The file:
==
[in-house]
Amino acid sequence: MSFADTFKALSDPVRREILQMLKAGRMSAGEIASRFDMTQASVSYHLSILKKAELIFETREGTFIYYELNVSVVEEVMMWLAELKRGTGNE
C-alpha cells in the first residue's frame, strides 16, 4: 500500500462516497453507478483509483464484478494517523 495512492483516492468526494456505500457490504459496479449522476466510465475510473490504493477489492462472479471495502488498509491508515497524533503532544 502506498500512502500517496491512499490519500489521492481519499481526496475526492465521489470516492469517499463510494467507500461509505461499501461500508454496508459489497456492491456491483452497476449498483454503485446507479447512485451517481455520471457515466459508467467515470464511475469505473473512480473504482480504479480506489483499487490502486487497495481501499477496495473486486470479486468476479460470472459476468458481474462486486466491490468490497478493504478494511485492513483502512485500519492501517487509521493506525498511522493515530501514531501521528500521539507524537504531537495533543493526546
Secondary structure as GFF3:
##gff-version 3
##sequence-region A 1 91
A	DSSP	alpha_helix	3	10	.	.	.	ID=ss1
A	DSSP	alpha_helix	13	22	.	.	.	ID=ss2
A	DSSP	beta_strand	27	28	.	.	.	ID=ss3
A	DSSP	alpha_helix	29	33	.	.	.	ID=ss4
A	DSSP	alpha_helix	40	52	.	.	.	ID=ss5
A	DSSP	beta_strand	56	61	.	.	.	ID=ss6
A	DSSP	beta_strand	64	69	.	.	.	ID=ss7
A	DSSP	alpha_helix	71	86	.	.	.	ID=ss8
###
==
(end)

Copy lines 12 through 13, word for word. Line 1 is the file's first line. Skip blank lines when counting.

A	DSSP	beta_strand	56	61	.	.	.	ID=ss6
A	DSSP	beta_strand	64	69	.	.	.	ID=ss7